For Saturday’s summit, 71 countries submitted more ambitious national climate plans. Many included significantly more aggressive goals than were outlined in Paris, and 45 focused on benchmarks for 2030. The European Union, for example, has now set higher goals than the ones it agreed to in Paris, promising to reduce net carbon emissions 55% from 1990 levels by 2030, a target that Mr. Meyer calls “a significant step up in ambition.”

Several countries pledged to go net-zero by the middle of the century – or sooner, in many cases. Perhaps most notably, Group of 20 countries like China, Japan, South Korea, the EU, and Argentina have joined that group.

Johanna Geron/AP
European Council President Charles Michel (center) speaks during a media conference at an EU summit in Brussels, Dec. 11, 2020. European Union leaders reached a deal to cut the bloc's greenhouse gas emissions by at least 55% by the end of the decade compared with 1990 levels.

When science meets politics

Since the Paris accord, some countries have taken strides in reducing their emissions. India, for example, has gone from being a growing source of global emissions to being on track to meet international plans to limit warming to 2 degrees Celsius, according to the Climate Action Tracker. The countries that have made notable progress tend to be smaller ones with minimal carbon emissions to start with.

But global carbon emissions have continued to rise, and most of the progress made in the last half a decade is hard to measure. 

There has been a move away from coal in much of the West, coinciding with falling costs of renewables, says Dr. Cleetus, making those energy sources competitive with fossil fuels in many parts of the world. 

“We know how to do 80% of emissions reduction,” says Katharine Mach, associate professor at the University of Miami Rosenstiel School of Marine and Atmospheric Science and a lead author for the Intergovernmental Panel on Climate Change (IPCC) Sixth Assessment Report and the U.S. Fourth National Climate Assessment.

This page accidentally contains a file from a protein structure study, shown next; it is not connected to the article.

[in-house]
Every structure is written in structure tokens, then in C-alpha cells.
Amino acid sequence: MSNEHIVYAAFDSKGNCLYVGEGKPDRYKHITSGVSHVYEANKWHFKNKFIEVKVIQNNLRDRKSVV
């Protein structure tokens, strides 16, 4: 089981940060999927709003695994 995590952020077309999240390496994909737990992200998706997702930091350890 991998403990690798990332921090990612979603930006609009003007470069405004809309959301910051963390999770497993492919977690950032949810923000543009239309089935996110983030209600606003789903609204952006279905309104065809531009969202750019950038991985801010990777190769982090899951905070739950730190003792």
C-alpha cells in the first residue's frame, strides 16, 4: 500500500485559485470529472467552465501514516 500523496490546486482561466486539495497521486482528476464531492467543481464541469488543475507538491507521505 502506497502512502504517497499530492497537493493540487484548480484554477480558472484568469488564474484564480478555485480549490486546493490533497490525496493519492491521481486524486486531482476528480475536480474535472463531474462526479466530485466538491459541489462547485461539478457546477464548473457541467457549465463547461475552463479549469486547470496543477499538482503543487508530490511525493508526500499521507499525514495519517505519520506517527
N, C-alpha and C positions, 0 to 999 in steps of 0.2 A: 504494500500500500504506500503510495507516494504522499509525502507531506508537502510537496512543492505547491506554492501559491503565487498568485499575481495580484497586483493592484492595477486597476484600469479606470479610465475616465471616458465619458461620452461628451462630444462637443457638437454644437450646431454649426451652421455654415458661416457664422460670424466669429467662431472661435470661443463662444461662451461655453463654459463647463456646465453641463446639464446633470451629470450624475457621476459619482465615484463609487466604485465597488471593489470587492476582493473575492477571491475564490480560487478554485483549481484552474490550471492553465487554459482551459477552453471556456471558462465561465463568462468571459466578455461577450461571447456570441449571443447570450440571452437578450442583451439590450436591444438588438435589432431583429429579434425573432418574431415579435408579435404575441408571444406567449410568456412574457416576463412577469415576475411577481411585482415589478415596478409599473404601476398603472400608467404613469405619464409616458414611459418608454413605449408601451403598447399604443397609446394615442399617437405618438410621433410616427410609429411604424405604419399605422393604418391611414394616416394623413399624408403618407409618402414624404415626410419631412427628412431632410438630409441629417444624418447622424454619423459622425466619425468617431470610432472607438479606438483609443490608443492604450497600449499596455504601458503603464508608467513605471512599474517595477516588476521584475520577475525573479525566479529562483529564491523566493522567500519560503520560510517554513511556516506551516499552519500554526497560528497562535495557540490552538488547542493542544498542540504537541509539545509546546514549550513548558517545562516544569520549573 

“Technologically we know how to do it, economically, it’s the right choice, the lower cost option,” in more and more places, she says. “That we can get most of the way there, to the super aggressive targets, based on the technologies that exist now, for me, is always very hopeful.”

But this knowledge, she says, isn’t necessarily easy to translate into climate action. There’s politics to contend with. 

“Climate models usually have been just physics of how the science works, or in the solutions model space, it’s just straight economics,” she says. “In between the two is how societies actually work.”

Britta Pedersen/dpa/AP
Activists light candles showing the slogan "Fight for 1 Point 5" in front of the Brandenburg Gate during a protest of the Fridays for Future movement on the fifth anniversary of the signing of the Paris Agreement, in Berlin, Dec. 11, 2020.

A fickle friend

To Michael Mann, professor of atmospheric science at Pennsylvania State University and a lead author on the Observed Climate Variability and Change chapter of the IPCC Third Scientific Assessment Report, “ambition is a close cousin of optimism and hope.”

“Every bit of additional warming does damage, so we can never truly be too ambitious,” he writes in an email. “But we must also recognize the political constraints we’re operating under and work to achieve progress that is possible under those constraints.”

A big concern for Paris Agreement participants and climate change activists is the absence of action from some of the biggest emitters, like Australia and the United States. The U.S. emerged as a leader in climate pledges five years ago, but with the nation pulling out of the agreement under President Donald Trump, that changed sharply. 

Now, President-elect Joe Biden, who made climate change a central part of his campaign, has said he plans to rejoin the Paris Agreement. But much of the world is waiting to see what can actually be achieved when he takes office in January.

“The world is painfully aware of the yo-yo nature of American politics” and the partisan split, says Mr. Meyer. “The question people overseas have is, what can the U.S. deliver, given the political tensions?”